Family doctors in Alberta want to help give COVID-19 vaccinations but say the province has yet to tap them for help.
"Family doctors have largely been left out of the conversation about the distribution and administration of vaccines in the province," said Dr. James Makokis, a family physician with practices in Edmonton, Kehewin Cree Nation who also works with an addictions and mental health practice in Toronto.
Makokis said family doctors are in a good position to help because they know which patients meet the criteria for vaccinations and could help identify them. He said family doctors have their patients' trust and can answer questions they might have about the vaccine.
While there are challenges that would make it difficult to store the vaccines in most family clinics, he said, many of the other roughly 5,200 family doctors in the province would be willing to attend AHS vaccination sites to help with injections.
"If there was opportunity for, you know, late night shifts or weekend shifts when people can be vaccinated, many physicians would make themselves available to meet the needs of that," he said.
Makokis said the province needs to engage with doctors, and wonders if the series of recent clashes between the provincial government and physicians has become a barrier.
"My sense is their ego has gotten in the way to reach out for help," he said.
Alberta Health spokesperson Tom McMillan said family doctors have yet to be tapped simply because of limited supply of the vaccine, and the province recognizes the important role doctors and others could play when there is more vaccine to go around.
On Tuesday, Premier Jason Kenney said Alberta was on track to use up its current supply by the end of that day or early Wednesday.
"Right now, we have a very limited amount of vaccine available," McMillan said in a statement. "This is why we are currently focusing on the priority groups in Phase 1, which can most effectively be immunized directly through AHS personnel. As the available supply of vaccines increases, we will expand our approach."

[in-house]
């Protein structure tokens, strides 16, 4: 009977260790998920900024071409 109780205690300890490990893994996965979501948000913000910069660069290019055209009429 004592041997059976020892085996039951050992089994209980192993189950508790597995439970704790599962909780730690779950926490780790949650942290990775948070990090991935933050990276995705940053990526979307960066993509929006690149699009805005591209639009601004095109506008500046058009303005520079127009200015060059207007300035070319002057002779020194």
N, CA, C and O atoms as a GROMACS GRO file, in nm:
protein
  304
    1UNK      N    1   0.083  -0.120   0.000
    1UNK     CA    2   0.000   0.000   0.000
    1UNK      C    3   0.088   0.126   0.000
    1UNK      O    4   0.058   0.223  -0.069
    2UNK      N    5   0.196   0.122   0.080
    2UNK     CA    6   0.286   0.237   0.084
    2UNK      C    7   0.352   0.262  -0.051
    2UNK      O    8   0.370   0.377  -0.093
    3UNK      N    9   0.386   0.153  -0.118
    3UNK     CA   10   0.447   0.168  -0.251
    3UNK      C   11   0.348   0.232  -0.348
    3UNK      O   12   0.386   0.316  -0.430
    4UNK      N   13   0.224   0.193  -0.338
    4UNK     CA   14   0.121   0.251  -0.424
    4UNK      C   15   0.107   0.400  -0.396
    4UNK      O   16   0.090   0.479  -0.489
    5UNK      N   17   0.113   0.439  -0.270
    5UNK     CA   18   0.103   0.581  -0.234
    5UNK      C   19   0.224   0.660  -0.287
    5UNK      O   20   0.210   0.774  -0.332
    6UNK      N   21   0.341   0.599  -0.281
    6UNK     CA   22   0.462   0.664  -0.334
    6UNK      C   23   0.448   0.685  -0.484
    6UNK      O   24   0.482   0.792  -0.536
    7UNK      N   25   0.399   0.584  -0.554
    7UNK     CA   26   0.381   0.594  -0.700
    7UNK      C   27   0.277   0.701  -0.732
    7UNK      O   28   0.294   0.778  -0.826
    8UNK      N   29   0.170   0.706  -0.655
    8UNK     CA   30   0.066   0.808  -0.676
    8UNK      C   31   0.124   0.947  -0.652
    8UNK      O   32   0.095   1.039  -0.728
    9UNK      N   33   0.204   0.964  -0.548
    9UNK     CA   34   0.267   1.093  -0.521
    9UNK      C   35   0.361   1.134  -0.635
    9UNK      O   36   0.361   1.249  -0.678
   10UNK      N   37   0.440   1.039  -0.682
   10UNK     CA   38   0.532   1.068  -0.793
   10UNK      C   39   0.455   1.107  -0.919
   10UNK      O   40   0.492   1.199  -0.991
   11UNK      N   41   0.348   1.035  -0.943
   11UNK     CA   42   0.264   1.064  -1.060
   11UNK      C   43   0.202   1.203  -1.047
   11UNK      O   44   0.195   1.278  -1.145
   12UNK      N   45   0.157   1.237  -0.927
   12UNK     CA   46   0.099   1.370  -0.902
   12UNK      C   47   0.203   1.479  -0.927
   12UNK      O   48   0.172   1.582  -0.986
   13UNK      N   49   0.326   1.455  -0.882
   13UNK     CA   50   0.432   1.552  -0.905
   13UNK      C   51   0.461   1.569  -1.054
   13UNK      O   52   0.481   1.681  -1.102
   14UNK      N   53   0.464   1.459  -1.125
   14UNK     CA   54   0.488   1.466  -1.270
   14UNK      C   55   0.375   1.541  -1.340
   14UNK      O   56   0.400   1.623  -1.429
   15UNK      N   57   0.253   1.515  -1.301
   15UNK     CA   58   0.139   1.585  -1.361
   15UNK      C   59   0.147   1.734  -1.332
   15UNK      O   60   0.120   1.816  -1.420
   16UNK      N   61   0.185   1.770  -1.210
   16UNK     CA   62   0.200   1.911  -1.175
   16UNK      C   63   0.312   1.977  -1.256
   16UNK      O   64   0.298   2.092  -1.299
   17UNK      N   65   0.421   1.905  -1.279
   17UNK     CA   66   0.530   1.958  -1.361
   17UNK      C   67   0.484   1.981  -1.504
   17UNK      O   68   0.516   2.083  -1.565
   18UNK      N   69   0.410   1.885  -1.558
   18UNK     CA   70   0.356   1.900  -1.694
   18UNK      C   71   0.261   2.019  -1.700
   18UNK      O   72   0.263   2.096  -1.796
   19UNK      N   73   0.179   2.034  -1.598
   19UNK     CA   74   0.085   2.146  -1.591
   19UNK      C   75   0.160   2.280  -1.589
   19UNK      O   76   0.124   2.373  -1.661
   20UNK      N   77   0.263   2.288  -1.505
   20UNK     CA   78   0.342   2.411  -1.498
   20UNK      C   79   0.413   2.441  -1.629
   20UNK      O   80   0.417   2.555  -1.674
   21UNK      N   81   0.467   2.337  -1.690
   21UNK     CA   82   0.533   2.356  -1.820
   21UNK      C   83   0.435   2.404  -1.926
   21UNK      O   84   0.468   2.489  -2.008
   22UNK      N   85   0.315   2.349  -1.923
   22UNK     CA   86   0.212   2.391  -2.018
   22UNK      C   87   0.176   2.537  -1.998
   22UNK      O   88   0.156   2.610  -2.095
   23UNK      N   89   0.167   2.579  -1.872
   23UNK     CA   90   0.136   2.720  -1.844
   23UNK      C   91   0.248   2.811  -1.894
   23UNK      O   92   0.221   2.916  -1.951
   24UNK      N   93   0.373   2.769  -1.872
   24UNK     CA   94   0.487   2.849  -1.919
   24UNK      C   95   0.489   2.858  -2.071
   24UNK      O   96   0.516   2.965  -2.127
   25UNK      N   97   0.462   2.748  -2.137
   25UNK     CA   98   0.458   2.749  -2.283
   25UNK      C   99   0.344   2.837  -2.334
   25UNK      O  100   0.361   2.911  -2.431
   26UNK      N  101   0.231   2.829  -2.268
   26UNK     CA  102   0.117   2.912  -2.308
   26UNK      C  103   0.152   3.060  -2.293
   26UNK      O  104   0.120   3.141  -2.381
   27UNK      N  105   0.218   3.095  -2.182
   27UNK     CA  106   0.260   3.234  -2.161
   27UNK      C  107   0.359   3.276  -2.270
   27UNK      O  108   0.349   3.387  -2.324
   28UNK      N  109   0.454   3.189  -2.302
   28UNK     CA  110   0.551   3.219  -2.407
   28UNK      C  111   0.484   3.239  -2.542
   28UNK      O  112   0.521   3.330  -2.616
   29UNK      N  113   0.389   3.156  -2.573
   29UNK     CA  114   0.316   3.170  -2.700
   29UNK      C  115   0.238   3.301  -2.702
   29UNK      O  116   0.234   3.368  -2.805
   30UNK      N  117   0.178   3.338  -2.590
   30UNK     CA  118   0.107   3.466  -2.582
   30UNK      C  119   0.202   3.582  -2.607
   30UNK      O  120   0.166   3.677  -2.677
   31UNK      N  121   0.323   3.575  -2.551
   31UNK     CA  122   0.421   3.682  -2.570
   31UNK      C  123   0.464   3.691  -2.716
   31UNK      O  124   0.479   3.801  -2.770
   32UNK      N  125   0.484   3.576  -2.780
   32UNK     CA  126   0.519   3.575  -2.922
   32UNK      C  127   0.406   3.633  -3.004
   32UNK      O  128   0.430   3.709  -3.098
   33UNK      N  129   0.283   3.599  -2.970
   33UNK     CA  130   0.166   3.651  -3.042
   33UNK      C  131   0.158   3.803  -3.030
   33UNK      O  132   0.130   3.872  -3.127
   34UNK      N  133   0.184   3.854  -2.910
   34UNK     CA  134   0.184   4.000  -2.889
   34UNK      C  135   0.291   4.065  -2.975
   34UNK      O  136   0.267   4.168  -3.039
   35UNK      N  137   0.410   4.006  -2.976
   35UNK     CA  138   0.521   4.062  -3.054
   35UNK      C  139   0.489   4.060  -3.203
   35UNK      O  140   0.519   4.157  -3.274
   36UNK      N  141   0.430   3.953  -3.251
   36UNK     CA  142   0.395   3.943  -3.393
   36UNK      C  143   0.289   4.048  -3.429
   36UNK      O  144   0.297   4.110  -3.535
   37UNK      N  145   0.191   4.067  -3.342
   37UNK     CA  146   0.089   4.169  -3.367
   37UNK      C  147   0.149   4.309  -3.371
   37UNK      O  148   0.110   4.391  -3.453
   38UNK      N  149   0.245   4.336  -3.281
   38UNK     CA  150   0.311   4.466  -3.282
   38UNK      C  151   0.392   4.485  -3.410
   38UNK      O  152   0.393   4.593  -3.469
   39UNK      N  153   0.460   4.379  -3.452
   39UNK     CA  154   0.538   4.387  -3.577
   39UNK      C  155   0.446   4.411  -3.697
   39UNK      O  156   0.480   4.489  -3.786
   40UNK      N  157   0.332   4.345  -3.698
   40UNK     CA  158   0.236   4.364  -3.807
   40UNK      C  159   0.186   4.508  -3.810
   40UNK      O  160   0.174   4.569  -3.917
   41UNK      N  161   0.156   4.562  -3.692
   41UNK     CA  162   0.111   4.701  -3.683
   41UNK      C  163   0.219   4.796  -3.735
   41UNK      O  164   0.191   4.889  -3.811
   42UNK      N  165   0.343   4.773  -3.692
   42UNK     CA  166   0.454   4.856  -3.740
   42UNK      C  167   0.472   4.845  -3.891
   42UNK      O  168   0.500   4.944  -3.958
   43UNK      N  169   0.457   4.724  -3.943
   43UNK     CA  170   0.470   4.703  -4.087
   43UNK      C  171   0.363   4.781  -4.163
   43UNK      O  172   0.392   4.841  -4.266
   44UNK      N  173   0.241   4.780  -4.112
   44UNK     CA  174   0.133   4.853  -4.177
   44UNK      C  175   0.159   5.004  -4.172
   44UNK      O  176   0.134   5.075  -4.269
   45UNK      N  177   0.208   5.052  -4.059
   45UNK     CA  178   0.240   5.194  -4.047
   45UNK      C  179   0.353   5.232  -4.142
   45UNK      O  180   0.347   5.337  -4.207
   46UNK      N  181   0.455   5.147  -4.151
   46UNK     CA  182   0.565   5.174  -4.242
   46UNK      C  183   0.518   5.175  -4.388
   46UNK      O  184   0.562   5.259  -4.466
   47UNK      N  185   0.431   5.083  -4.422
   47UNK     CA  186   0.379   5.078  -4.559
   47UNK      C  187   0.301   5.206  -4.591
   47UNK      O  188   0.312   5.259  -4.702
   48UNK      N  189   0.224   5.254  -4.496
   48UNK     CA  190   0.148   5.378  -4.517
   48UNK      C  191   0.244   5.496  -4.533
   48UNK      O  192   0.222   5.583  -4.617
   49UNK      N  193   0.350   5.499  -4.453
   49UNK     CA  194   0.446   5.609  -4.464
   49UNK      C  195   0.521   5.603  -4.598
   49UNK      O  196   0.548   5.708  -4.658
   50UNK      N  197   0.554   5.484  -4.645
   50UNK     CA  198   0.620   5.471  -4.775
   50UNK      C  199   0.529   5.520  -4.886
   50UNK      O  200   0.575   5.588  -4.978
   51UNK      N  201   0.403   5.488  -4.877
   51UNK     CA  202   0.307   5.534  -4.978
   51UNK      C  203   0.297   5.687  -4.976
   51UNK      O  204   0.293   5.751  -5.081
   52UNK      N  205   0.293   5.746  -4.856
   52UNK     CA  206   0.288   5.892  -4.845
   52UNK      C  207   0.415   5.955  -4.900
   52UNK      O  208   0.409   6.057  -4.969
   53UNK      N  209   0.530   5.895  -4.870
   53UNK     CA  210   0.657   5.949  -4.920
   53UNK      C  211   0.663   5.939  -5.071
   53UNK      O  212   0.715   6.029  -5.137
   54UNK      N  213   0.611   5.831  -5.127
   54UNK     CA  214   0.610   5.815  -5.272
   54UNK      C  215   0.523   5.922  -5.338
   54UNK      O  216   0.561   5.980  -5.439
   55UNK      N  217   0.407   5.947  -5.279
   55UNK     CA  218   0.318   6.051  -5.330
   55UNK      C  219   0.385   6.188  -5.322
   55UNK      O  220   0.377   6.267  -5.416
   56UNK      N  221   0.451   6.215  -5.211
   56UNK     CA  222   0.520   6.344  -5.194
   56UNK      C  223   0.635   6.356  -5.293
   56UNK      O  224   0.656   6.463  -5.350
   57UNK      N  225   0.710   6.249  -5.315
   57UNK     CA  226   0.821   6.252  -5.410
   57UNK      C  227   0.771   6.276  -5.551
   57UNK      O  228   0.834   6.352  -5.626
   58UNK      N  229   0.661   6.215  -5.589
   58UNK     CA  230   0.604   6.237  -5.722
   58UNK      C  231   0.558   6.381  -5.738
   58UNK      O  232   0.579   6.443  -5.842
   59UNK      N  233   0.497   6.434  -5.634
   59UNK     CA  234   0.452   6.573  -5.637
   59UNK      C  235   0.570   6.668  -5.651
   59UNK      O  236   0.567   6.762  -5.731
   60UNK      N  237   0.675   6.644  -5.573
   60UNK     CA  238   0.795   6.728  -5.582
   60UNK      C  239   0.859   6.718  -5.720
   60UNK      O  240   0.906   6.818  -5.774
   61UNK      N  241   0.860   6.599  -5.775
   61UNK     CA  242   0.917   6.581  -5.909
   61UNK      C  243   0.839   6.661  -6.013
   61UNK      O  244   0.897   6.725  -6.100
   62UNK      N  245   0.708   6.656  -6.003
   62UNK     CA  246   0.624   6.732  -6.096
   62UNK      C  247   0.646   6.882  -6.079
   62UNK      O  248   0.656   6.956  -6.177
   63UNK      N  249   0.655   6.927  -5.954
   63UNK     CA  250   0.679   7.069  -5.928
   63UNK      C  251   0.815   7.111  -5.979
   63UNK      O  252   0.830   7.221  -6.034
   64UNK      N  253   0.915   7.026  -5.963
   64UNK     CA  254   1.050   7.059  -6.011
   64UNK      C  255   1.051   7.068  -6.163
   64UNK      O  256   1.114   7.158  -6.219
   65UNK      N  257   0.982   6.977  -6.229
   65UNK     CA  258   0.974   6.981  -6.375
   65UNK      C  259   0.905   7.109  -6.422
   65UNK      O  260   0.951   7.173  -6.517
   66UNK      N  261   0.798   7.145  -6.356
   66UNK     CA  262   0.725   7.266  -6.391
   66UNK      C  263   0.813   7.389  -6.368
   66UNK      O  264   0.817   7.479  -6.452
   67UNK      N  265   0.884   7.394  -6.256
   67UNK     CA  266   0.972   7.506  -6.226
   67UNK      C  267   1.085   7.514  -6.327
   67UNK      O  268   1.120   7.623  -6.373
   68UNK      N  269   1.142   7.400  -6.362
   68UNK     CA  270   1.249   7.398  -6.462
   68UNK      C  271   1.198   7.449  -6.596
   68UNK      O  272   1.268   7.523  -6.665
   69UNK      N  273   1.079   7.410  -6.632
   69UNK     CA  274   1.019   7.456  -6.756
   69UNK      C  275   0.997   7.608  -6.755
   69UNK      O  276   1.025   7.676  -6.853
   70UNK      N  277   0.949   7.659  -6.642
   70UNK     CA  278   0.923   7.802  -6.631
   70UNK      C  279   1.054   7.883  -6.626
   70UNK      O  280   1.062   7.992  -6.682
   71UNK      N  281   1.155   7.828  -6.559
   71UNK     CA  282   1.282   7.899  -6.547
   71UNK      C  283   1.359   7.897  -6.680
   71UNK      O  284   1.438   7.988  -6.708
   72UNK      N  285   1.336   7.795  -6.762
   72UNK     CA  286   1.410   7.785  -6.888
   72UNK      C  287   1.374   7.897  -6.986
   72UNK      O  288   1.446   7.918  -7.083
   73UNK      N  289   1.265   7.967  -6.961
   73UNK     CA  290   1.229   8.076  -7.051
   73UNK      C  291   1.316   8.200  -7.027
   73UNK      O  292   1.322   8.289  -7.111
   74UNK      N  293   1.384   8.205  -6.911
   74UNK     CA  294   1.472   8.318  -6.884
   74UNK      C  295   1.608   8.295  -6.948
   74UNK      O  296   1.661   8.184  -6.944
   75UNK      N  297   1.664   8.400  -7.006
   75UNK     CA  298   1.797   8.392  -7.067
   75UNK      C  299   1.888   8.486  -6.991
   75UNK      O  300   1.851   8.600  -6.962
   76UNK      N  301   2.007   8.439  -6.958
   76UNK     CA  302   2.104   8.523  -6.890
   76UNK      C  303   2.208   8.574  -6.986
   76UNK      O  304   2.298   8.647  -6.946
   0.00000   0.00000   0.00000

He said the province will continue to work with pharmacists, physicians and other health professionals on options for rolling out vaccines on a broader scale, and an update will be provided to the public in the coming weeks — including information about how different providers will be compensated for giving vaccine.
Dr. Craig Hodgson, the family medicine section president of the Alberta Medical Association, said discussions have been held over the course of the pandemic about different ways family doctors could be involved in the vaccine rollout, but so far there hasn't been much interest.
"Largely, we … certainly haven't received much in the way of a response in terms of wanting us to be involved," Hodgson said.
In his own practice in Whitecourt, he said, patients have asked questions about the vaccine, and the relationship people have with family practitioners can be a way to address hesitancy concerns.
Dr. Vishal Bhela, president of the Alberta College of Family Physicians, said the college has also been involved in a number of conversations, and while they recognize the issues of limited supply and ensuring that specific high-risk groups get shots first, they still hope to see family doctors looped in as the program expands.
"We're hopeful that there will be a recommendation about the important role that family physicians can play in a successful COVID-19 campaign," he said.
"Patients trust us, they have long-standing relationships with us, they approach us with questions and already have been," he said.